Ion Exchange demineralization
- Posted by: arvengtraining
- Category: Process Engineering
Defining raw water needs as well as potential raw water source, is the starting point of work to define the water treatment methods in Industry applications. Water treatment processes will be as much intensive as it is the water quality required for the process itself, being the purity of water used to feed high pressure boilers the most stringent quality condition.
Industries can use different raw water sources, mainly surface waters and ground waters. Some pollutants that could be present in those type of waters include atmospheric gases, minerals, organic material and microorganisms. Those contaminants could be found dissolved in the water or as suspended matter.
Groundwater is essentially rain water that percolates through the soil until the soil is saturated. As rain falls through the air, it absorbs carbon dioxide and the resulting acid then dissolves minerals contained in the soil it contacts. Ground water is well filtered as it percolates through the soil and is usually free of suspended matter and color. However, since groundwater composition is related to the chemistry of the geologic formations through which the water passes, most of groundwaters have calcium, magnesium and alkalinity typical of limestone-based formations. Other formations contribute with iron, sulfates or chlorides, all of those giving a typical “hardness” characteristic to the underground water.
Surface waters contain less dissolved minerals compared to underground water, but instead, they have higher organic pollutants content as well as non-dissolved particles, since surface waters are in normally in contact with surface debris and flora.
ION EXCHANGE DEMINERALIZATION is one of the most well-known processes used in water treatment for dissolved solids reduction, for both for groundwaters and surface waters. Ion exchange is the traditional method for softening and for the removal of dissolved solids (ions) in high purity water treatment applications, where those salts could generate deposits, especially in heat exchangers, then resulting in heat transfer reduction potentially leading to mechanical and thermal stress failure.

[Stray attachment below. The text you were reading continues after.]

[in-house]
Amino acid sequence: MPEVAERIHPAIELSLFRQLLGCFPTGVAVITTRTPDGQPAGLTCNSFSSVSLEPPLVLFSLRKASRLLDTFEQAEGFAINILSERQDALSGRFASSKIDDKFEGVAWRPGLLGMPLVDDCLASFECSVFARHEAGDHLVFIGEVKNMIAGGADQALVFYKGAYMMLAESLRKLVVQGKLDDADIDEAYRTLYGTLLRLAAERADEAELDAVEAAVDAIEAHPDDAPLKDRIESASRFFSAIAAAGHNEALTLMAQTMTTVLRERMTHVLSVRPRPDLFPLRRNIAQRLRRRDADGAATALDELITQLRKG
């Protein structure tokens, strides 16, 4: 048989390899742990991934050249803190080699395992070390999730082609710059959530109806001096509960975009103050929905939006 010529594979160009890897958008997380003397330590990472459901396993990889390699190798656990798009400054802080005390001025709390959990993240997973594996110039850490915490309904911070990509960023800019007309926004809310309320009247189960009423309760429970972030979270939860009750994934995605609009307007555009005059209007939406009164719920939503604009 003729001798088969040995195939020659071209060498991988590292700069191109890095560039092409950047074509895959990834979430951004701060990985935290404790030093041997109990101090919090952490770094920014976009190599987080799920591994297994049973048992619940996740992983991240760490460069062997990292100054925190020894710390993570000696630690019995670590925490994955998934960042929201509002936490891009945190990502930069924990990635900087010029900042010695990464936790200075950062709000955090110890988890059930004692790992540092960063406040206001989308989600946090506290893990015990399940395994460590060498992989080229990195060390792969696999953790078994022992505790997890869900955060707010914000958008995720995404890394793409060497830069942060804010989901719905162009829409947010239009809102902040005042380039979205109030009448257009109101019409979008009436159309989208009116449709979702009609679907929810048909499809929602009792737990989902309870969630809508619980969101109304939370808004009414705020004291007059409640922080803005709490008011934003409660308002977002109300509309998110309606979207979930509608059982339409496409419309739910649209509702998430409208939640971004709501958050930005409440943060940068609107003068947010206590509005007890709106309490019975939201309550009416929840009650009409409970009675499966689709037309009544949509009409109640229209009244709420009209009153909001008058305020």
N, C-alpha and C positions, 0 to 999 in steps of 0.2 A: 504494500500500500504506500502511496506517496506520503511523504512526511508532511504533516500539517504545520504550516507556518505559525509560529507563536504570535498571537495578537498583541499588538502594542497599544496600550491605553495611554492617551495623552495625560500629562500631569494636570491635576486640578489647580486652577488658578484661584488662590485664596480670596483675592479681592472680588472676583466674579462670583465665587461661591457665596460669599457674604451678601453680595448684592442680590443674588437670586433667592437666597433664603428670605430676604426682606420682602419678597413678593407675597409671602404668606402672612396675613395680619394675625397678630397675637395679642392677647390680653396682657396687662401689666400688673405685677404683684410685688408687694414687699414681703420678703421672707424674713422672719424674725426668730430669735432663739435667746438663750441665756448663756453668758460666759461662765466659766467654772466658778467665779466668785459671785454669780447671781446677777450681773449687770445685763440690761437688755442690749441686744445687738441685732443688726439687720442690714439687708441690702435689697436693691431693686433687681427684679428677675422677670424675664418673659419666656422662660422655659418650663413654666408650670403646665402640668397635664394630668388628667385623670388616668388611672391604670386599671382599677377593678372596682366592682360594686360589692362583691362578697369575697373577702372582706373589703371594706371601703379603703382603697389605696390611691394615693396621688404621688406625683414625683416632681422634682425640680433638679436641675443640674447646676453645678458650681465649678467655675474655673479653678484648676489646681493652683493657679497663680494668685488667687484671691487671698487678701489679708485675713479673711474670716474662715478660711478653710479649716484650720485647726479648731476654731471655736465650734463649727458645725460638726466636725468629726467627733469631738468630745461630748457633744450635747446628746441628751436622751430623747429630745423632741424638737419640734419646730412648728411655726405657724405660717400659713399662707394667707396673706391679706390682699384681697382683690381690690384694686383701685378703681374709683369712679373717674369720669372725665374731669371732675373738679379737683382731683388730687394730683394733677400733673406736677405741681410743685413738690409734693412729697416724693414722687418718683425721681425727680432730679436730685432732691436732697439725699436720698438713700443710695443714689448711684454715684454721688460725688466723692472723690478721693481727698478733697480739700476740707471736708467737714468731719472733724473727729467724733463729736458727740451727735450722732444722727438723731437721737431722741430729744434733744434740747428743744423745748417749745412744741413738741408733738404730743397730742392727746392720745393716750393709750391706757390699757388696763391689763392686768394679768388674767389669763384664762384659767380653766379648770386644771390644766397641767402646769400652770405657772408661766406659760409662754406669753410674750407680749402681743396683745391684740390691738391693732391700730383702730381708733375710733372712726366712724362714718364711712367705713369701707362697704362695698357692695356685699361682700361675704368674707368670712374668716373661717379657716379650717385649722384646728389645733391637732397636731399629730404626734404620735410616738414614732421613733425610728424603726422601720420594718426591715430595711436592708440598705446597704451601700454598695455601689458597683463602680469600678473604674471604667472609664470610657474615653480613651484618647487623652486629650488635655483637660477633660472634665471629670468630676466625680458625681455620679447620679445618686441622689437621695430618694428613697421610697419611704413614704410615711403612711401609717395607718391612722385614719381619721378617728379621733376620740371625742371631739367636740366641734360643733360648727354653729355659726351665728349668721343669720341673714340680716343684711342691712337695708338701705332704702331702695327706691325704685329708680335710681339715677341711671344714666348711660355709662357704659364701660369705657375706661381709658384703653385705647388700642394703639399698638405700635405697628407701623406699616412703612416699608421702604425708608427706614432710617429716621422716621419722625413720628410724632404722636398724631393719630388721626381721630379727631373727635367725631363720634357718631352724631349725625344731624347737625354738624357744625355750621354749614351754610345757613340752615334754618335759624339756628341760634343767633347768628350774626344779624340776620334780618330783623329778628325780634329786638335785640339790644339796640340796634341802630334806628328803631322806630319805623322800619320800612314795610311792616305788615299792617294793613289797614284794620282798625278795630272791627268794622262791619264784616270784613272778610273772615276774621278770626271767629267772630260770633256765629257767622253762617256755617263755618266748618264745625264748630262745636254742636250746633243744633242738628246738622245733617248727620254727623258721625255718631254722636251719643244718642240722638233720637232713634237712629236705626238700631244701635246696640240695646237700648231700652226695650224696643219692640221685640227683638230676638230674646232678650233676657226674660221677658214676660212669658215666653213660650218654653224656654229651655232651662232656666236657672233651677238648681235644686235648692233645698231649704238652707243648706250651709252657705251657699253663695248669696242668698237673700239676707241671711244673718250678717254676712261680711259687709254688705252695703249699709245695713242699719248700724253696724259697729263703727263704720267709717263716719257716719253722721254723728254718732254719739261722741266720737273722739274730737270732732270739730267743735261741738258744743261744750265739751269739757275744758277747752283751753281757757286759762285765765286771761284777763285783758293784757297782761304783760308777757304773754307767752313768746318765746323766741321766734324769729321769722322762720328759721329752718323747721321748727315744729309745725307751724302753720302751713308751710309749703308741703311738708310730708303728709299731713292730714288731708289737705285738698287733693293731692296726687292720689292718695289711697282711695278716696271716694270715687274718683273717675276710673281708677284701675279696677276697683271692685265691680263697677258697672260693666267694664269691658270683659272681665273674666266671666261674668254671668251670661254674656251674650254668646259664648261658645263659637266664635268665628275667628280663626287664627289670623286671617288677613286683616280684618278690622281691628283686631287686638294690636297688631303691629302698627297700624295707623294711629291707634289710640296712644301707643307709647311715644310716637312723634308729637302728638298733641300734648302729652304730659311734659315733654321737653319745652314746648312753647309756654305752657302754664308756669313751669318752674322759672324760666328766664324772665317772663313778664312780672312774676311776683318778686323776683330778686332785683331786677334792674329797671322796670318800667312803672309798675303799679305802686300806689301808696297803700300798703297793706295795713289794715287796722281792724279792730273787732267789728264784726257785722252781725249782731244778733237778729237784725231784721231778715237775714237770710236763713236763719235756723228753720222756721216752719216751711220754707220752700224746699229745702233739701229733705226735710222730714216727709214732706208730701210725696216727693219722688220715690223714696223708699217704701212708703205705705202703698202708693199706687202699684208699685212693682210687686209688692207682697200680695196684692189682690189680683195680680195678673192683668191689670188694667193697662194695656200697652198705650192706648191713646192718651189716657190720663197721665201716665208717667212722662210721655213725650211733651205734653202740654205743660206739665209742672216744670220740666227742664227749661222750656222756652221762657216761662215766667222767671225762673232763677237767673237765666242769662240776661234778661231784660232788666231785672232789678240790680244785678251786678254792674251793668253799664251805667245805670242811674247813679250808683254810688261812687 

Ion exchange processes use ion exchange resins. Those are synthetic copolymers or acrylic polymers insoluble in water. As waster passes through the resin, ion exchange occurs, removing targeted ions from the water and replacing them with more desirable ions. Ion exchange resins structure includes acidic radicals or basic radicals, where mobile ions are located. Those mobile ions are exchanged with cations and anions present in water coming from dissolved mineral salts. Then, cation resin exchanges desirable cations to the water, while anion resin exchanges desirable anions to the water, as schematically indicated in Figure 1.
Figure 1: Ion exchange
There are two types of ion exchange resins:
- Cation resins: used for removing cations dissolved in water such as Na+, Ca2+, Mg2+, Fe3+, etc., then displacing the mobile ion H+ or Na+ from resin structure.
- Anion resins: used for removing anions dissolved in water such Cl– , SO42-, CO32-, NO3–, etc, then displacing the mobile ion OH– o Cl– from resin structure. Anion resins can remove also silica from water, since silica acts as a weak anion.
Ion exchange resins present “affinity”, as a reflection of the relative selectivity for ions. Then, affinity is strongest with higher ion valence and higher atomic number. In simple terms, cation resin prefers calcium ion to sodium. It is clear then, that ion exchange is a batch process and, consequently, after certain time, when all of the ion exchange beads in the resin bed have exchanged all of their mobile ions for process water ions, the resin bed is said to be “exhausted” and must be regenerated.
A clear symptom of resin exhaustion is a conductivity increase in water outlet. That happens when occurs the namely “ion leak”, which is the moment when the resin cannot retain those ions which are last in the selectivity hierarchy and those ions start to leak to service water. At this point, the resin must be regenerated. Resin regeneration is accomplished by using an acid or base concentrated solution through the resin bed. For cation resins a sulphuric acid (H2SO4) solution or hydrochloric acid (HCl) solution is normally used, although the later presents more trouble in terms of metallic corrosion. For anion resins a caustic solution (NaOH) is used.
It is important to note that the regenerant solution may change as a function on the acid or basic nature of the resin structure. Also, the regeneration process could be done in different manners (countercurrent, co-current, etc).
The ion exchange process is then reversible, meaning that the resin bed can be recharged once exhausted, getting ready to start over the deionization process again. The results on the ion exchange demineralization is a reduction of 95-99-9 % of dissolved solids in water to low part per million (ppm) concentrations in high purity water treatment applications, then competing with reverse osmosis.
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